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Extraction and high-throughput sequencing of oak heartwood DNA: assessing the feasibility of genome-wide DNA methylation profiling

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Federico Rossi, Alessandro Crnjar, Rodrigo Feliciano, Federico Comitani, Leonie Jahn, George Malim, Laura Southgate, Emily Kay, Rebecca Oakey, Richard Buggs, Andy Moir, Logan Kistler, Ana Maria Rodriguez Mateos, Carla Molteni, Reiner Schulz

Original languageEnglish
Article numbere0254971
JournalPLoS One
Volume16
Issue number11
Early online date18 Nov 2021
DOIs
Accepted/In press27 Oct 2021
E-pub ahead of print18 Nov 2021
Published18 Nov 2021

Bibliographical note

Publisher Copyright: © 2021 Rossi et al. This is an open access article distributed under the terms of the Creative Commons Attribution License, which permits unrestricted use, distribution, and reproduction in any medium, provided the original author and source are credited.

King's Authors

Abstract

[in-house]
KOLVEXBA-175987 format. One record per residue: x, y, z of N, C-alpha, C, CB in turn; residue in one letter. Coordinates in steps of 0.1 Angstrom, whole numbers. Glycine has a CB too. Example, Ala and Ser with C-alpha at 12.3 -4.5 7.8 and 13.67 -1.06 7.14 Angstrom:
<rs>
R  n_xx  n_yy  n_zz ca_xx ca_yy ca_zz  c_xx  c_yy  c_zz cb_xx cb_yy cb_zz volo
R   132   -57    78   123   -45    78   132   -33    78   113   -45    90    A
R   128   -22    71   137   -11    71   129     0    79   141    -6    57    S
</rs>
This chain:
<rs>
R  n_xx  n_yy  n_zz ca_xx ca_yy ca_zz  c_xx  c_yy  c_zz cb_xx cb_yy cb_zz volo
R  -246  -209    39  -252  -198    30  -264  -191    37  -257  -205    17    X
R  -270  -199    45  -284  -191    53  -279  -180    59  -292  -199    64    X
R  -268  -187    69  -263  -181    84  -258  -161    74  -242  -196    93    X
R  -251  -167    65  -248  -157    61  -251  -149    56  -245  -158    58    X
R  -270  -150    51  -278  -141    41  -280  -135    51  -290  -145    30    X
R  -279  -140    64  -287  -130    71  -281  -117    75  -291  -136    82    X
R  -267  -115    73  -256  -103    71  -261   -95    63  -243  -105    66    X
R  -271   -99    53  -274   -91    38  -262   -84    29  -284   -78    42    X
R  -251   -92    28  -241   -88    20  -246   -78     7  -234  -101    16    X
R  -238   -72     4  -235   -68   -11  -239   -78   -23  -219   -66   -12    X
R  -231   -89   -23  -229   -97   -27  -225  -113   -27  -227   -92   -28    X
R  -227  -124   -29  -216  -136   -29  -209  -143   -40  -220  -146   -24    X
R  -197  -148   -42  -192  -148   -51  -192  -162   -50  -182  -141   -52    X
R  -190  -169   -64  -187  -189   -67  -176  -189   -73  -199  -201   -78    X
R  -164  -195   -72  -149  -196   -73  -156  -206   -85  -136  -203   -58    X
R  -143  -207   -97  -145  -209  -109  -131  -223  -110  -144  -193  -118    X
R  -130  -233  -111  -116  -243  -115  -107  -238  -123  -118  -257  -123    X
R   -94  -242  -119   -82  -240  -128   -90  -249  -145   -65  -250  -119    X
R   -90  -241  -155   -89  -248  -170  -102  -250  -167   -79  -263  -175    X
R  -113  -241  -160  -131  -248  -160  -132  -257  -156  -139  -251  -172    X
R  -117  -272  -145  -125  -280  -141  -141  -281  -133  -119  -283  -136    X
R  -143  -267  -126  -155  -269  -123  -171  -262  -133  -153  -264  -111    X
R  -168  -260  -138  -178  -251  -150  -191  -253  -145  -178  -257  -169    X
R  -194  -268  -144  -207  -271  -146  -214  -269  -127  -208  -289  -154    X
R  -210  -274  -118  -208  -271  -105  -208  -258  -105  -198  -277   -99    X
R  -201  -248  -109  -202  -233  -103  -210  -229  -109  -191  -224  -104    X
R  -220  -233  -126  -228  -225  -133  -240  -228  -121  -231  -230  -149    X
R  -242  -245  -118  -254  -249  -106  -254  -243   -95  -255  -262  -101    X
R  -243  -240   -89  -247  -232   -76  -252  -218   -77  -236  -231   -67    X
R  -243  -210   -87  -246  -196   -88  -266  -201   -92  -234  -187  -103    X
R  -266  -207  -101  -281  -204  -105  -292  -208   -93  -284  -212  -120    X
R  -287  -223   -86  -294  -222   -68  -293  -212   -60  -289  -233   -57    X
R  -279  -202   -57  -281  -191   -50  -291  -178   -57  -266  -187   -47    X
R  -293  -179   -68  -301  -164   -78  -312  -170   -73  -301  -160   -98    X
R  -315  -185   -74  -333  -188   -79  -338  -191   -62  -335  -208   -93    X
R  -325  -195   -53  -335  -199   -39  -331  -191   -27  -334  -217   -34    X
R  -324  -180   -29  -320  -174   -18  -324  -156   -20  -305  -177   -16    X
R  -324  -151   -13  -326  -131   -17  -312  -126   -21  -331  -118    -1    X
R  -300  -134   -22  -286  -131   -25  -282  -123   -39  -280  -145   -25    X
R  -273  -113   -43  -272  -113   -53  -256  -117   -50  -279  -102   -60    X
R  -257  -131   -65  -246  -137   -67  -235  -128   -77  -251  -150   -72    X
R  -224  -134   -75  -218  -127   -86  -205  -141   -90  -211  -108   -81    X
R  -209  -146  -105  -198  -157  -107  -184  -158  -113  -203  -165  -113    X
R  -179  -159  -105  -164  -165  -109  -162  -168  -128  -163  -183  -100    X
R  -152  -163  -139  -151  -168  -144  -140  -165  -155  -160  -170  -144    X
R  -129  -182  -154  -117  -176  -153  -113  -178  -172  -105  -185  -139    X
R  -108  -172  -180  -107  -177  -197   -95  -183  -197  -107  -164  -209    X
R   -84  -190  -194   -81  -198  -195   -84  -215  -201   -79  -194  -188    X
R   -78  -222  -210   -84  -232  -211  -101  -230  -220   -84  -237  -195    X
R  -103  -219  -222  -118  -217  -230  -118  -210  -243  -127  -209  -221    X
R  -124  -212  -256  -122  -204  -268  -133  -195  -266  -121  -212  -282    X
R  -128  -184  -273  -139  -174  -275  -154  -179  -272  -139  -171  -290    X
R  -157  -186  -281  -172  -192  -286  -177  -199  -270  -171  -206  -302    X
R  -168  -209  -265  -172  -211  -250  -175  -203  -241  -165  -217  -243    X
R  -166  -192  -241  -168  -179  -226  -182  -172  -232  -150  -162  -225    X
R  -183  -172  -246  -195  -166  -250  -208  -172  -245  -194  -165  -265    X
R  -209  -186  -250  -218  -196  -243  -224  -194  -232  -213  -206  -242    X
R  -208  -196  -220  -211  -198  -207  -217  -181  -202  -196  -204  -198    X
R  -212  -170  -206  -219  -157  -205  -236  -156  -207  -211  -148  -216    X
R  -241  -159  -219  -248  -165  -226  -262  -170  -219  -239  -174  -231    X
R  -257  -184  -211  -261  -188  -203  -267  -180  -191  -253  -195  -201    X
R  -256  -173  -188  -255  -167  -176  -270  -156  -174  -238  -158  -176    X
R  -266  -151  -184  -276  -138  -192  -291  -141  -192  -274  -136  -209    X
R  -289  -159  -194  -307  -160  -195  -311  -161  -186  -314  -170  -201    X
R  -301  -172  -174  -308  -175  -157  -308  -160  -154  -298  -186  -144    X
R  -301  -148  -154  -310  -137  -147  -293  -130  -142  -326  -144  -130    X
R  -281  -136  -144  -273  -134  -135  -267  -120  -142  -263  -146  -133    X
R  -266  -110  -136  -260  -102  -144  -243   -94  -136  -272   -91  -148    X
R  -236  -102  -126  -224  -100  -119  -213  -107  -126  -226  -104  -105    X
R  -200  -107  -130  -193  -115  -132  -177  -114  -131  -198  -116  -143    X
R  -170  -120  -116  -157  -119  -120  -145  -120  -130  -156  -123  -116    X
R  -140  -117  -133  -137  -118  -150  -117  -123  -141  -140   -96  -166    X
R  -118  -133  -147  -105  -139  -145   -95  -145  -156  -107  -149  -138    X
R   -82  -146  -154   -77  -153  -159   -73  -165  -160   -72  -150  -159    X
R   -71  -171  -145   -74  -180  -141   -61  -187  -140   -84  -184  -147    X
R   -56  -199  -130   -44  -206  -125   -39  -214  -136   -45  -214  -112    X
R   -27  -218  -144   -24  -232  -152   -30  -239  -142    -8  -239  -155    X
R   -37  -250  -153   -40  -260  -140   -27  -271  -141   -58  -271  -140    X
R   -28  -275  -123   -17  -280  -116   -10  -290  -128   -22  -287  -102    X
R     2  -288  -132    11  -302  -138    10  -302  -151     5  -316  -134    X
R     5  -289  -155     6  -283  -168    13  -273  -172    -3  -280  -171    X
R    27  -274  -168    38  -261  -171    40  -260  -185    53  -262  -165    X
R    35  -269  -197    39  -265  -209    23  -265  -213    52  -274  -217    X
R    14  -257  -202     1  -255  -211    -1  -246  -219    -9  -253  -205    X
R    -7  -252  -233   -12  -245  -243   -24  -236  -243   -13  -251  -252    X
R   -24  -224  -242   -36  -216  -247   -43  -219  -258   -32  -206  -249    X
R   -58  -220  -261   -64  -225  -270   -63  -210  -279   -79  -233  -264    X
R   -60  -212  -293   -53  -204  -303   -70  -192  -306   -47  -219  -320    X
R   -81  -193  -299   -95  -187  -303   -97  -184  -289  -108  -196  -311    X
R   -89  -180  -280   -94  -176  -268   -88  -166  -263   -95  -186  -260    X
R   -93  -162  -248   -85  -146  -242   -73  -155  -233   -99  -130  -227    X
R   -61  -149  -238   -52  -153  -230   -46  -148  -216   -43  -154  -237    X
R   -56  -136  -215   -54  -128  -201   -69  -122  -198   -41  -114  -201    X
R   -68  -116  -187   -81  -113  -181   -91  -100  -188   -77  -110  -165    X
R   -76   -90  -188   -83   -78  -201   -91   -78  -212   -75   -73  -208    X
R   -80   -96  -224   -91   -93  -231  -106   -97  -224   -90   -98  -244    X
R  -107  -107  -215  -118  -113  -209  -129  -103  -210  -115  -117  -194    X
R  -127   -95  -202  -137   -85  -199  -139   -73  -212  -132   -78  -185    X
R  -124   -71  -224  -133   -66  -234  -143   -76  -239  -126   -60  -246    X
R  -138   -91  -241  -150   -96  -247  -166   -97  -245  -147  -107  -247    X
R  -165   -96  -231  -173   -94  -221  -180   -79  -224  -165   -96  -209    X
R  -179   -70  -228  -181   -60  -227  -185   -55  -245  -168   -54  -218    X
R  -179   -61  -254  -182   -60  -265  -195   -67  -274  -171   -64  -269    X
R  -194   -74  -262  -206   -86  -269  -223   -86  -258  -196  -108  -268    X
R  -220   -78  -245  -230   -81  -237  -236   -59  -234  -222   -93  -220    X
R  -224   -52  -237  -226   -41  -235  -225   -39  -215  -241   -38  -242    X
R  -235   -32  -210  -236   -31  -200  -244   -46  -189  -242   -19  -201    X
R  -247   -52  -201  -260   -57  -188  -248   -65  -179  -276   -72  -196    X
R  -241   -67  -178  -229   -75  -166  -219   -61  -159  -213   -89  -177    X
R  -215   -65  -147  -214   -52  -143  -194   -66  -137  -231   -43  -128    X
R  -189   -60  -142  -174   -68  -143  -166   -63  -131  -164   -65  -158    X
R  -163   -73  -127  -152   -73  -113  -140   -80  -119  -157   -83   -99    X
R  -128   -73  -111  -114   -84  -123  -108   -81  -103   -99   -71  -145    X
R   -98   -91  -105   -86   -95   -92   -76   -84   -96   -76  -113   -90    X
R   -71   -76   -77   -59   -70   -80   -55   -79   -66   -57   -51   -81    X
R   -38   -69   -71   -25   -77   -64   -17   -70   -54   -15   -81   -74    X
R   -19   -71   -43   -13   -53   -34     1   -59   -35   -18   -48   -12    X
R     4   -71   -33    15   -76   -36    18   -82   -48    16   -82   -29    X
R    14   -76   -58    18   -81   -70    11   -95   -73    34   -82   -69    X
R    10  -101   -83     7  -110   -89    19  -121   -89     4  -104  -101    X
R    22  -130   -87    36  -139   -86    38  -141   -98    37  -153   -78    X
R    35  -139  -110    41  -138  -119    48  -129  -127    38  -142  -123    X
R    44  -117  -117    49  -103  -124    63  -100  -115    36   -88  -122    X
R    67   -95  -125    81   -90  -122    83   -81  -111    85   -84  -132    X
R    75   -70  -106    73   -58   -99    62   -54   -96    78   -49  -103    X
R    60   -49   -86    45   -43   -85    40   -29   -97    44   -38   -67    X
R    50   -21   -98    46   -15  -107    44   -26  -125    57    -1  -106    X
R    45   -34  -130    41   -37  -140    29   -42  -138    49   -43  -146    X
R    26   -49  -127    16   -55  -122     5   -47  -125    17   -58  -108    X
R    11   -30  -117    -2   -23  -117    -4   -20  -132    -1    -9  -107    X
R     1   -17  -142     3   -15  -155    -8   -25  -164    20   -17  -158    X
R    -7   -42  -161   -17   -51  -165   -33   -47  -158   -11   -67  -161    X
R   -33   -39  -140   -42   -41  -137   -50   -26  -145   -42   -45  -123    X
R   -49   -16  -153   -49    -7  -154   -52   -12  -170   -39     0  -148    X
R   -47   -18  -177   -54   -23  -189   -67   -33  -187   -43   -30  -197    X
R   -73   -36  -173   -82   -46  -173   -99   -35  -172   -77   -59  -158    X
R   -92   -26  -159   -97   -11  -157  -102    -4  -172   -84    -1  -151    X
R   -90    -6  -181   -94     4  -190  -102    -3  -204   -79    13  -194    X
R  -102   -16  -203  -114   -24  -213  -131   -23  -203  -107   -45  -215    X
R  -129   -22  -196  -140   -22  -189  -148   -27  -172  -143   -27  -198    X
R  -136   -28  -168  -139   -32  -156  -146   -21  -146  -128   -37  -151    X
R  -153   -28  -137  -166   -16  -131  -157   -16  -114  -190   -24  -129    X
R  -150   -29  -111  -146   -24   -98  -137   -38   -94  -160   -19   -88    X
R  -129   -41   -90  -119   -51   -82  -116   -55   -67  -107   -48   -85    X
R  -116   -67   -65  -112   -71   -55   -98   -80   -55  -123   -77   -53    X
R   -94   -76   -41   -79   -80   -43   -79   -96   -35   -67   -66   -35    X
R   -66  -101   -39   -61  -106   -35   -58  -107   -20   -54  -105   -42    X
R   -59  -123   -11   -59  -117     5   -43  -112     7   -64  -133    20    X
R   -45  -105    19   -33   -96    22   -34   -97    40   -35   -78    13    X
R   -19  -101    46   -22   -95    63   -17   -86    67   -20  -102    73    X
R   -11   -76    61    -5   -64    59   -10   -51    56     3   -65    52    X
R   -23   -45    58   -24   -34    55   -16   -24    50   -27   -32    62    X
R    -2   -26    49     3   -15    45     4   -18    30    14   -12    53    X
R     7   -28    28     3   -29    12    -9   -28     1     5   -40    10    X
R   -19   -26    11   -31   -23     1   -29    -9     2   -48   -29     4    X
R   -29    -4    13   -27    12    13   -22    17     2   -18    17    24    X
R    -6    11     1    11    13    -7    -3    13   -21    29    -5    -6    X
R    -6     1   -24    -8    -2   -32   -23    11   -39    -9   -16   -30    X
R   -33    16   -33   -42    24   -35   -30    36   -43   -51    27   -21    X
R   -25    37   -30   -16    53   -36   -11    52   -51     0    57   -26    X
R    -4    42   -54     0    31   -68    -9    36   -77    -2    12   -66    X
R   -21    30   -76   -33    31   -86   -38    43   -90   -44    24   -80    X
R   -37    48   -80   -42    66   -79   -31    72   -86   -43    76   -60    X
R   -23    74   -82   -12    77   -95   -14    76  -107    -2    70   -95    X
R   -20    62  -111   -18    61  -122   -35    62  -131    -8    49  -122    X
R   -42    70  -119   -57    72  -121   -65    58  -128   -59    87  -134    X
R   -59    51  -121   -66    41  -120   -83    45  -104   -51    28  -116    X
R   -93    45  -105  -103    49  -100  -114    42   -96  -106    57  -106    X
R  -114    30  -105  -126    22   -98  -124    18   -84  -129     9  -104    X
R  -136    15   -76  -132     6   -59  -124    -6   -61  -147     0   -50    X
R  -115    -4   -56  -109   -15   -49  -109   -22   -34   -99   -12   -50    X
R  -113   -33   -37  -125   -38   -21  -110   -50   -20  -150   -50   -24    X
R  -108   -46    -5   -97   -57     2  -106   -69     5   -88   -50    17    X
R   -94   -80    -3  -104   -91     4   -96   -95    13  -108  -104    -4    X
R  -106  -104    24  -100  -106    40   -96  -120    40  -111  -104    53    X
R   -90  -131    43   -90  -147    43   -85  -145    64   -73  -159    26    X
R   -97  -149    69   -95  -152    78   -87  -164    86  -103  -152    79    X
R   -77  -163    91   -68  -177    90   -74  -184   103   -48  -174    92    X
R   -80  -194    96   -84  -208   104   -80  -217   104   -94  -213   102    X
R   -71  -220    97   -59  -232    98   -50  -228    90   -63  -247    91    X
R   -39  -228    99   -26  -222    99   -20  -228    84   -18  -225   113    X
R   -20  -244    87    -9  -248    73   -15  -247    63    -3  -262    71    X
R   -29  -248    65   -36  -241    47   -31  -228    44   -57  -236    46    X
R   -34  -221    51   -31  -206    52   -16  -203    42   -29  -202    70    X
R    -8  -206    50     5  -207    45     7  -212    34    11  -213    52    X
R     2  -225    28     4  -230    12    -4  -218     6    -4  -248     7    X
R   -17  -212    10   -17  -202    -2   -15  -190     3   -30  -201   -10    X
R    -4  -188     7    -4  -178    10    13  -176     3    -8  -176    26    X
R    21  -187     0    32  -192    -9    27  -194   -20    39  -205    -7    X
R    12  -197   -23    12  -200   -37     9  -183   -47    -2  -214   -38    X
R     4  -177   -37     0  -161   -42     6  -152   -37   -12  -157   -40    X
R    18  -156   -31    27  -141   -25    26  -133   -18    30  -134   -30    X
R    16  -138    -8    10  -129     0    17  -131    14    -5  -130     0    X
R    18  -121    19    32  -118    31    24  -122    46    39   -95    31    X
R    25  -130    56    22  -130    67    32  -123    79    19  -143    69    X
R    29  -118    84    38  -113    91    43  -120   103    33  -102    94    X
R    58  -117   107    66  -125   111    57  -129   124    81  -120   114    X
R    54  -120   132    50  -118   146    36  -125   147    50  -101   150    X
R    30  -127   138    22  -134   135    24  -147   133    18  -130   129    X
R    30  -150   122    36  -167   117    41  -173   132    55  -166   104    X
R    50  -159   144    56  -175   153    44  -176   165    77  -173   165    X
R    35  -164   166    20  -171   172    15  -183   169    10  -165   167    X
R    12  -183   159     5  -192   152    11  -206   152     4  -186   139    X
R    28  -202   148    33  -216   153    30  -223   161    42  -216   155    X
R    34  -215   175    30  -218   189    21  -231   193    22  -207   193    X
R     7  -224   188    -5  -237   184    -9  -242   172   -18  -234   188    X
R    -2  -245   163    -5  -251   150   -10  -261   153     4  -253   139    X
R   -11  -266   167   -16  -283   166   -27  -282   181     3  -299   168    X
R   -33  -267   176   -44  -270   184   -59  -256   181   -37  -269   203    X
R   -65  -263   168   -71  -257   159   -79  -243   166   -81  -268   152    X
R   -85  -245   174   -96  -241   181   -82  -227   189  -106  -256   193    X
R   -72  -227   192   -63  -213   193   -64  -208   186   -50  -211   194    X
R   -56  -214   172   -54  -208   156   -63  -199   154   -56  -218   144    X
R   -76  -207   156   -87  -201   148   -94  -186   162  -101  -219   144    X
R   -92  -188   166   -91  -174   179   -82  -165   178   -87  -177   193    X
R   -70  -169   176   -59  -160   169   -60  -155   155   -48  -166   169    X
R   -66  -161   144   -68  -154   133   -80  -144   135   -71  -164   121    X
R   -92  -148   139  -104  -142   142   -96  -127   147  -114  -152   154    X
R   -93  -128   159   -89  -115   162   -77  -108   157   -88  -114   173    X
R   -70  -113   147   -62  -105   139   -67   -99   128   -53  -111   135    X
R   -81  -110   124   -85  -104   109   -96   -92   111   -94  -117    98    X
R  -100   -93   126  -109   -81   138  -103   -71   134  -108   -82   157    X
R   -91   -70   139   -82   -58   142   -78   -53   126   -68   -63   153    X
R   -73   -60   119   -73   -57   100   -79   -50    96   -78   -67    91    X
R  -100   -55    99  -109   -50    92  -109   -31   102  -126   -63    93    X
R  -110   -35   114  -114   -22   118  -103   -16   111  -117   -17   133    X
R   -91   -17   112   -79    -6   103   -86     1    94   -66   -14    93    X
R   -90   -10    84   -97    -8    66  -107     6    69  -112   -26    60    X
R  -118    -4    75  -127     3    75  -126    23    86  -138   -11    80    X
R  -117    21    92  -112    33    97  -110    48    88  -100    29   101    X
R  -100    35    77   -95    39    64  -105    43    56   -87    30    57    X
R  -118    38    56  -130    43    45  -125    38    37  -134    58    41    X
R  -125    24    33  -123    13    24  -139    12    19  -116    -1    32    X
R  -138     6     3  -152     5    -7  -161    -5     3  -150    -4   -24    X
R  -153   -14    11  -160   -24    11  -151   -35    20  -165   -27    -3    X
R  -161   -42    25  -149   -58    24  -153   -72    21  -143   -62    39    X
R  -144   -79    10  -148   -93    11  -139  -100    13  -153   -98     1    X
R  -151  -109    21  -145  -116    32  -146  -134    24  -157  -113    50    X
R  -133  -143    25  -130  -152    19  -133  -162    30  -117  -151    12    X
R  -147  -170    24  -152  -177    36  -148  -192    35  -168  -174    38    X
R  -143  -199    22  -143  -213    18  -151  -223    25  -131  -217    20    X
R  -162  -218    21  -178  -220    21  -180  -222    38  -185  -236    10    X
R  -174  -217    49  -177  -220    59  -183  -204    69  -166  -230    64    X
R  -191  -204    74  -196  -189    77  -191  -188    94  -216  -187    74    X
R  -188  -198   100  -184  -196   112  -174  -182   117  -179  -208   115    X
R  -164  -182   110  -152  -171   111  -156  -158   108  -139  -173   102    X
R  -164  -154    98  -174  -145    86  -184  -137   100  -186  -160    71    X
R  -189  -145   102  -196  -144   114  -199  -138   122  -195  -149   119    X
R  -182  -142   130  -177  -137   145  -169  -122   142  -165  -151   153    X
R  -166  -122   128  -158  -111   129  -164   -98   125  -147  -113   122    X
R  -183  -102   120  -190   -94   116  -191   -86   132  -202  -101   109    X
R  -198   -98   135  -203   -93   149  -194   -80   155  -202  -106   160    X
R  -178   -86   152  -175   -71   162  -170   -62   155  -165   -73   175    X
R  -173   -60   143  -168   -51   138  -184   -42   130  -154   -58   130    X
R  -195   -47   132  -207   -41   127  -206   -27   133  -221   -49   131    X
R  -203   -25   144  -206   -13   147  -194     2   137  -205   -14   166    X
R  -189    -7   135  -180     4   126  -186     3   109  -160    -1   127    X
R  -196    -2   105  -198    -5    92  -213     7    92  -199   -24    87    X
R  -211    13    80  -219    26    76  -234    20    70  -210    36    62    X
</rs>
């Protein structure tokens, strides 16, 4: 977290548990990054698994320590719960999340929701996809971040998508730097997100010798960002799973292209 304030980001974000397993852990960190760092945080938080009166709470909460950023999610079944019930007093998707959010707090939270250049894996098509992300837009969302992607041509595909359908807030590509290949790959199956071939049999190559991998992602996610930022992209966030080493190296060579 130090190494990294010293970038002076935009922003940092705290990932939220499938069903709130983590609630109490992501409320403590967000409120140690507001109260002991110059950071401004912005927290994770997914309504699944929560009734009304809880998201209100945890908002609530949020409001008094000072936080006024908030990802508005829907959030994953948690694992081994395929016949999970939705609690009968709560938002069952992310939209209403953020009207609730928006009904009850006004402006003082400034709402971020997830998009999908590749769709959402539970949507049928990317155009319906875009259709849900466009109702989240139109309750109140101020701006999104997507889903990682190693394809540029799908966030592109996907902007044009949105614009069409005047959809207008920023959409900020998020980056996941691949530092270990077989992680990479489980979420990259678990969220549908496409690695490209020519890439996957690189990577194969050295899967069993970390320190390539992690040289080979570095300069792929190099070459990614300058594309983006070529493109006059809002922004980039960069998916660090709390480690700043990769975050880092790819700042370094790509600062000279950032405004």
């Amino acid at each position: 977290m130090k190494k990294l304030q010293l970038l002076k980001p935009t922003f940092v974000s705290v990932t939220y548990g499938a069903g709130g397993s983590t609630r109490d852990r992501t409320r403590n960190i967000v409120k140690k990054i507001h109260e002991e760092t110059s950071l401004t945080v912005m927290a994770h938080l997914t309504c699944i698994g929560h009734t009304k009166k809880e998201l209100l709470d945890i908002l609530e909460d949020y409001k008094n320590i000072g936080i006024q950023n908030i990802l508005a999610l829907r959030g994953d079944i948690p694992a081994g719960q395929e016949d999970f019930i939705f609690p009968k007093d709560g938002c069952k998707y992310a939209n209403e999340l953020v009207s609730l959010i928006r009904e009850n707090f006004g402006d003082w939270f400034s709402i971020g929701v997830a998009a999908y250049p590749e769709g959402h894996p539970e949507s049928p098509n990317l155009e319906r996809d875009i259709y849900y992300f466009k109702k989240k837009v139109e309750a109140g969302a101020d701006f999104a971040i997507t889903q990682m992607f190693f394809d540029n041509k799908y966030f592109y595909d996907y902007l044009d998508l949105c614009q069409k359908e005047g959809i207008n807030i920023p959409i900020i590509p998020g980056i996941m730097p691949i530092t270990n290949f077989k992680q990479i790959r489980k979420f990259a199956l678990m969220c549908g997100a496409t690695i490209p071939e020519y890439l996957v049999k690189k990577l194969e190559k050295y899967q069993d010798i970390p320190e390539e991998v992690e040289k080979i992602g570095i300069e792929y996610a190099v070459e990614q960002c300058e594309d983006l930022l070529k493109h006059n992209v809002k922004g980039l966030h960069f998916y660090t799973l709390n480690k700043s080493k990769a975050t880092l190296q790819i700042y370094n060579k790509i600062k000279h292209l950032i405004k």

Tree ring features are affected by environmental factors and therefore are the basis for dendrochronological studies to reconstruct past environmental conditions. Oak wood often provides the data for these studies because of the durability of oak heartwood and hence the availability of samples spanning long time periods of the distant past. Wood formation is regulated in part by epigenetic mechanisms such as DNA methylation. Studies of the methylation state of DNA preserved in oak heartwood thus could identify epigenetic tree ring features informing on past environmental conditions. In this study, we aimed to establish protocols for the extraction of DNA, the high-throughput sequencing of wholegenome DNA libraries (WGS) and the profiling of DNA methylation by whole-genome bisulfite sequencing (WGBS) for oak (Quercus robur) heartwood drill cores taken from the trunks of living standing trees spanning the AD 1776-2014 time period. Heartwood contains little DNA, and large amounts of phenolic compounds known to hinder the preparation of high-throughput sequencing libraries. Whole-genome and DNA methylome library preparation and sequencing consistently failed for oak heartwood samples more than 100 and 50 years of age, respectively. DNA fragmentation increased with sample age and was exacerbated by the additional bisulfite treatment step during methylome library preparation. Relative coverage of the non-repetitive portion of the oak genome was sparse. These results suggest that quantitative methylome studies of oak hardwood will likely be limited to relatively recent samples and will require a high sequencing depth to achieve sufficient genome coverage.

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